Ground report: The endless violence in Telangana against people branded ‘sorcerers’

In the latest violent incident in Telangana over superstitious beliefs, Ramesh Boyini and his wife Rajitha were tied to a pole and assaulted by a neighbour’s family for performing ‘sorcery’.
Police at the scene of attack after rescuing the victims
Police at the scene of attack after rescuing the victims
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Alladurg, a village in Telangana’s Medak district with a population of just over 12,000, recently made headlines when a daily wage labourer couple was subjected to a violent attack. The husband and wife were tied to a pole and assaulted by a neighbour’s family for performing “sorcery”. Videos and photos of a bruised and bleeding Boyini Ramesh (40) and his wife Rajitha (32) surfaced on social media and in news reports raising concerns.

The incident took place on the morning of February 14 even as crowds of local residents stormed the spot after hearing the news. Five people, including two women, thrashed the couple for nearly half-an-hour resulting in injuries in sensitive parts. While the locals did not try to stop the atrocity fearing consequences, the couple were rescued by an understaffed police team from the local police station, which is just minutes away from the location.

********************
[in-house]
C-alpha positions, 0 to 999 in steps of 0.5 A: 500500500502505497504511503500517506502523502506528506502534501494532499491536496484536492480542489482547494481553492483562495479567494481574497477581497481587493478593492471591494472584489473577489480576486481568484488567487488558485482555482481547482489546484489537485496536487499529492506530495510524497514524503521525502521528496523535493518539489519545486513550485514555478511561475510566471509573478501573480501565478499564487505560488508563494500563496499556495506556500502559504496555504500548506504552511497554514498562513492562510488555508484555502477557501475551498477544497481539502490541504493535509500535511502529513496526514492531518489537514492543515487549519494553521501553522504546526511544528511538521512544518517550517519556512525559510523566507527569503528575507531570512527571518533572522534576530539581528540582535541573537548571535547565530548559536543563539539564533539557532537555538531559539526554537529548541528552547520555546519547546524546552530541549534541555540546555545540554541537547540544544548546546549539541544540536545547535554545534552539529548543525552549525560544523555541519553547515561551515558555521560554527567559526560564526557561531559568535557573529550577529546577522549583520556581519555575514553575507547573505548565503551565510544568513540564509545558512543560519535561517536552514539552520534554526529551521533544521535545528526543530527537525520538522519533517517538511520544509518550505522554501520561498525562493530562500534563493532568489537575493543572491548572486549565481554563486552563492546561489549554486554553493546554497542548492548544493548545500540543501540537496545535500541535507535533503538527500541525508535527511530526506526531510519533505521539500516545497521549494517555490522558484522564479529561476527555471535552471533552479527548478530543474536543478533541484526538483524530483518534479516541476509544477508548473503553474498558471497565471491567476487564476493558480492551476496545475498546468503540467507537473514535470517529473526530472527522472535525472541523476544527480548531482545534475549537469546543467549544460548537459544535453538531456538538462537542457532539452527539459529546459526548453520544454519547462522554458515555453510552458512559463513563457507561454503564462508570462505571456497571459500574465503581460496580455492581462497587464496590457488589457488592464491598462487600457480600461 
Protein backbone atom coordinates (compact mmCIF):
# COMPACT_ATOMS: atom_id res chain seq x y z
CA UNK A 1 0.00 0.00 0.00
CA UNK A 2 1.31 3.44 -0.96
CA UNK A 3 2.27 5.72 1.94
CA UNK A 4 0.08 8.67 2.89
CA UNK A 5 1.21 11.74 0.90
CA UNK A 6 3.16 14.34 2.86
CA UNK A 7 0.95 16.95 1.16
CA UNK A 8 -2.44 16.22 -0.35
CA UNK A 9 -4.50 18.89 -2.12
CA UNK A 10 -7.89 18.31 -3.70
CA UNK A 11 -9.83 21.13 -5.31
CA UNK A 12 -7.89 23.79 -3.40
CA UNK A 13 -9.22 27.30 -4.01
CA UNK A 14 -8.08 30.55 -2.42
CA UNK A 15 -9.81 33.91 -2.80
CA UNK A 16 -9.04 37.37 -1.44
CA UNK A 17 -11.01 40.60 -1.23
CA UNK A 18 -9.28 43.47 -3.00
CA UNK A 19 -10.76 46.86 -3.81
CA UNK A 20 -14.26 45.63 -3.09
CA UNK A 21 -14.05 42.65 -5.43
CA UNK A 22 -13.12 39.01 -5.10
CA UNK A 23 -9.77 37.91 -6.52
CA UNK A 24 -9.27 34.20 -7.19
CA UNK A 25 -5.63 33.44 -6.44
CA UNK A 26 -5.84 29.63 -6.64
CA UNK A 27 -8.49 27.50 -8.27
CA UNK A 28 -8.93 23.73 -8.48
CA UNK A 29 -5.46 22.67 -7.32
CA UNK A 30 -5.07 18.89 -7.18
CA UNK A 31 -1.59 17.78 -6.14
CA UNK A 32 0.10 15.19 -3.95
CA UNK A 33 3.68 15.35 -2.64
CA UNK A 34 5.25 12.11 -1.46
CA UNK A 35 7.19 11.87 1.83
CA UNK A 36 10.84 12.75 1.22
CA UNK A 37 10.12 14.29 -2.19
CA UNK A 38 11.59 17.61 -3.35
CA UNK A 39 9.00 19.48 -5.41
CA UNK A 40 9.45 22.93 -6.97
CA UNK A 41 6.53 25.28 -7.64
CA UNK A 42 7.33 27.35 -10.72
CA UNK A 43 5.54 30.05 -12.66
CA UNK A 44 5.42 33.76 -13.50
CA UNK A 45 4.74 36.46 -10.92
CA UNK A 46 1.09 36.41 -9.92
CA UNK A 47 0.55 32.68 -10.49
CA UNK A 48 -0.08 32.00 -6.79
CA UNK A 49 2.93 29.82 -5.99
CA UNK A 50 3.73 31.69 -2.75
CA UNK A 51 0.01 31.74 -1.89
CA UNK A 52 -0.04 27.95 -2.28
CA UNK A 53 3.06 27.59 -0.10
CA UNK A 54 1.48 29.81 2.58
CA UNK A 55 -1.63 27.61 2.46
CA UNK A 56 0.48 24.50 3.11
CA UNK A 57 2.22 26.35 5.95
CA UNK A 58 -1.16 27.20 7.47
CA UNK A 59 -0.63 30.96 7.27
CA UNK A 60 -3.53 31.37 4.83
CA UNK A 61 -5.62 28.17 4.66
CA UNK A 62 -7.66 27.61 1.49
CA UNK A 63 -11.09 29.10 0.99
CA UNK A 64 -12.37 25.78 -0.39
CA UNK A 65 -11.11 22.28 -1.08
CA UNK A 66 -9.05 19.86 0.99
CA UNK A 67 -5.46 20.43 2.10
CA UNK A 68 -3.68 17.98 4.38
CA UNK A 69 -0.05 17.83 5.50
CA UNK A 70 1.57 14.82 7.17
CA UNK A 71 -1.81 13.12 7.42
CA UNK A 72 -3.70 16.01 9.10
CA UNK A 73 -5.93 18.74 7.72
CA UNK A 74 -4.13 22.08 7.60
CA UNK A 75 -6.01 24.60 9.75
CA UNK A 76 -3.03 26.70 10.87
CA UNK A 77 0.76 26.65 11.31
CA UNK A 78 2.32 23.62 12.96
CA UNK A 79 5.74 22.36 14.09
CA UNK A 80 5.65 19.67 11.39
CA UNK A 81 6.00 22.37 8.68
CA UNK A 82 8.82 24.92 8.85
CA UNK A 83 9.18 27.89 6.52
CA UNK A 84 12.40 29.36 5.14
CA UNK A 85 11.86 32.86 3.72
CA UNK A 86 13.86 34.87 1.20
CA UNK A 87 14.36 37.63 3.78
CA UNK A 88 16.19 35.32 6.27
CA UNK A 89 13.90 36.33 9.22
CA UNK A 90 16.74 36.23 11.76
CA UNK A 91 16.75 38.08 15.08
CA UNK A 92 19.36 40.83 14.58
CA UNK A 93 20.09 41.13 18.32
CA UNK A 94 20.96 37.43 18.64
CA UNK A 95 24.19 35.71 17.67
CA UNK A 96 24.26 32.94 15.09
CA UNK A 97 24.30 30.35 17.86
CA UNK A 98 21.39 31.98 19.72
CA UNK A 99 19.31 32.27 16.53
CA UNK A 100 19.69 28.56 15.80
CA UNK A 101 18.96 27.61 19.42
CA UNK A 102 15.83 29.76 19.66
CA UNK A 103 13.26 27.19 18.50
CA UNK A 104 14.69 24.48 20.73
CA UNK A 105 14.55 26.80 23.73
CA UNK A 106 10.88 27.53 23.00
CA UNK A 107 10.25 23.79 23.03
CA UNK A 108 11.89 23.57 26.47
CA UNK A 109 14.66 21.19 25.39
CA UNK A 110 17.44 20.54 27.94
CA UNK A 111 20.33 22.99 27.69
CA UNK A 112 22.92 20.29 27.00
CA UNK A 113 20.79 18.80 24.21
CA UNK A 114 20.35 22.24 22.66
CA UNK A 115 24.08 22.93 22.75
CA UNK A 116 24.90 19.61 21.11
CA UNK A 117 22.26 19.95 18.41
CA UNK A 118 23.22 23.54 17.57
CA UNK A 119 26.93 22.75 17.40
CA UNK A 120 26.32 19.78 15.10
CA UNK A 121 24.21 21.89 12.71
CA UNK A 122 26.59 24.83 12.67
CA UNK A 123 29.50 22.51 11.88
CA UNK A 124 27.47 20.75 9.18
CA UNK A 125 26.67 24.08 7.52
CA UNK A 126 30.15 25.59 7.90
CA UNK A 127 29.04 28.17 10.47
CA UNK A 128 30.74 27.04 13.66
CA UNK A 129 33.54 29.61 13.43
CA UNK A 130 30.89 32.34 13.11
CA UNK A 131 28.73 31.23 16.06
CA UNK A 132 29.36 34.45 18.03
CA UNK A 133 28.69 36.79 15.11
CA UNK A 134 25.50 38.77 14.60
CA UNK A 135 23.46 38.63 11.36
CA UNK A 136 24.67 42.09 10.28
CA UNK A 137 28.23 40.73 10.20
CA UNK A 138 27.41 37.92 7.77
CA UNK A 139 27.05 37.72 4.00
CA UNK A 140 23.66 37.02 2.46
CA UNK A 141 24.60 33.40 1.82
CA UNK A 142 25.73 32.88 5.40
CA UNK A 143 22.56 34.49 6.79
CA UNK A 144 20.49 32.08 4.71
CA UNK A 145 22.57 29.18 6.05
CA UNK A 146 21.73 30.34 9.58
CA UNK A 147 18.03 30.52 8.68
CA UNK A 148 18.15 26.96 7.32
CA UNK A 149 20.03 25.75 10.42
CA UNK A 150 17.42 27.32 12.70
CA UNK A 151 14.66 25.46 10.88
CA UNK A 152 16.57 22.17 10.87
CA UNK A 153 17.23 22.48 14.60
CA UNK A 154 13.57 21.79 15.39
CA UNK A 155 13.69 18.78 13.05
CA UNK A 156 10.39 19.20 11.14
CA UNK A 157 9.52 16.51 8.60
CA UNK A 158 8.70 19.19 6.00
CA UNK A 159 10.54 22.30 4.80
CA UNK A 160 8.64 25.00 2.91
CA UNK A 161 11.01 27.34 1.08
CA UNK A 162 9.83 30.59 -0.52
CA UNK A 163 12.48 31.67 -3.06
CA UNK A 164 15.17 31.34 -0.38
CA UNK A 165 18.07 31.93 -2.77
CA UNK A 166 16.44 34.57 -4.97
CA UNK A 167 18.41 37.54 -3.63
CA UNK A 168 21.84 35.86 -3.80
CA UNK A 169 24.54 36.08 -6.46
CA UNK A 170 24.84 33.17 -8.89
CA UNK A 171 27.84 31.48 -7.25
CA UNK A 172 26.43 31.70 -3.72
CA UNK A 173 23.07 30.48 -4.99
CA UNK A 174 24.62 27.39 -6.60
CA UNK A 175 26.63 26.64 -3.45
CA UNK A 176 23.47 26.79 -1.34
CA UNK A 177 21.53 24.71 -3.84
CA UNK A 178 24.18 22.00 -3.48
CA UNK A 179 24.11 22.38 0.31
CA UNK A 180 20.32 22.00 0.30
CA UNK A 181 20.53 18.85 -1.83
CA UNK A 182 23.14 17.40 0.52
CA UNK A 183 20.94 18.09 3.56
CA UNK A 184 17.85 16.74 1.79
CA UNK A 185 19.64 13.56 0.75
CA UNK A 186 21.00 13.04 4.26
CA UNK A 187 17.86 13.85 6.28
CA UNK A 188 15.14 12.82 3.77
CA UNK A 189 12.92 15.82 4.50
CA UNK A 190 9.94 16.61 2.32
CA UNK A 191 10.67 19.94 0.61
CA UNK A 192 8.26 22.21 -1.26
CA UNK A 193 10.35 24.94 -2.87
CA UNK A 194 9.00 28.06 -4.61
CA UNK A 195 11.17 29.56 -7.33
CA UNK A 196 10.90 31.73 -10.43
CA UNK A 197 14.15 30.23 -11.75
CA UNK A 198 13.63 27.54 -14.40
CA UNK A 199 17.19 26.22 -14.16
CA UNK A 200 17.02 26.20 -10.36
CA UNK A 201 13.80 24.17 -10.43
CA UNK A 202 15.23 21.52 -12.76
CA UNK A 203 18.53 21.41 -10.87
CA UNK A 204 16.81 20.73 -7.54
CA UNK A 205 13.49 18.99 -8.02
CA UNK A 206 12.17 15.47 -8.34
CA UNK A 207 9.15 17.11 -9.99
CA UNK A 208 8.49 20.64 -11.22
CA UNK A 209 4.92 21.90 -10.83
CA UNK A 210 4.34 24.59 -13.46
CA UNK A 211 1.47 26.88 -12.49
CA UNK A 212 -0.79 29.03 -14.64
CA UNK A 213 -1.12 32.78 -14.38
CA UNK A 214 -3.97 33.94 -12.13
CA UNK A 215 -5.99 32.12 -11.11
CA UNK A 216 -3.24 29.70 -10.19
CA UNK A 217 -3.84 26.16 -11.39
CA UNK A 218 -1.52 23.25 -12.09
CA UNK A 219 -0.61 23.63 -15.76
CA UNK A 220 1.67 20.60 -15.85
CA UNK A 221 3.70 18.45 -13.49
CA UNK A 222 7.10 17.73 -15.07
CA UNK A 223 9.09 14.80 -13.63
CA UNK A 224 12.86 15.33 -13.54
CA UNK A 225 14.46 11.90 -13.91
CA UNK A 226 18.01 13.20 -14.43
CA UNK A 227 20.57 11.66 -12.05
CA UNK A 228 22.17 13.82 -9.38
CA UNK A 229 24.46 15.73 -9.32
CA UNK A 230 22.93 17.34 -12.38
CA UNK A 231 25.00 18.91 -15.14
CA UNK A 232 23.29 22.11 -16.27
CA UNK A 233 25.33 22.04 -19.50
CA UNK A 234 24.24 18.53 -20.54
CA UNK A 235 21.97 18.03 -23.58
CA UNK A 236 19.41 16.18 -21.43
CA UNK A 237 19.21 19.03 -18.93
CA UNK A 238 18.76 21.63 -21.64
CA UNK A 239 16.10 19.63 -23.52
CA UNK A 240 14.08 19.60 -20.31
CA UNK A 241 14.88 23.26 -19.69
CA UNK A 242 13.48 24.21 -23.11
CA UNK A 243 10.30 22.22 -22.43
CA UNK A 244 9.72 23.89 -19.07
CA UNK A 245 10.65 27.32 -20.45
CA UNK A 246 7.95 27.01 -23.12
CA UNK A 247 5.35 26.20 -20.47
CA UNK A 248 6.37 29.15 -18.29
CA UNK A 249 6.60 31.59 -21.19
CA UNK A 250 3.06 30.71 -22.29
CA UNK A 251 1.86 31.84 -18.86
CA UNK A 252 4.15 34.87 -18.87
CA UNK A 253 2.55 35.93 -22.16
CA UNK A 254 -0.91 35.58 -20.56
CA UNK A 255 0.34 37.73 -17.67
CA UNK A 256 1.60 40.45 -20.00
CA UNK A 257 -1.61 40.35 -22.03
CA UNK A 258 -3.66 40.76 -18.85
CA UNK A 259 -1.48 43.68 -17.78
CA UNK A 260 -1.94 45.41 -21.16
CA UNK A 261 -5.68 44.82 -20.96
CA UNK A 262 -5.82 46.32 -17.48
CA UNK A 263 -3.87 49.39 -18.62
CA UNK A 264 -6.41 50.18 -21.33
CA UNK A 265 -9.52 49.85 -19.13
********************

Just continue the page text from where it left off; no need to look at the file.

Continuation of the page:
Colony in which incident took place

Last week, TNM visited Alladurg and met the victims as well as the family members of the people who attacked them. The flashpoint for the barbaric act seems to be the prolonged illness of 60-year-old Boyini Kishtaiah, a mason. The man has reportedly been sick for the last few months, with severe chest pain and shortness of breath. According to his family, he is a smoker. The police said that though Kishtaiah was being treated by a local private medical practitioner, his family members, who already suspected Ramesh and Rajitha of performing sorcery against them, resorted to a public attack. Both the families hail from the same community – Mudhiraj – categorised as Backward Class.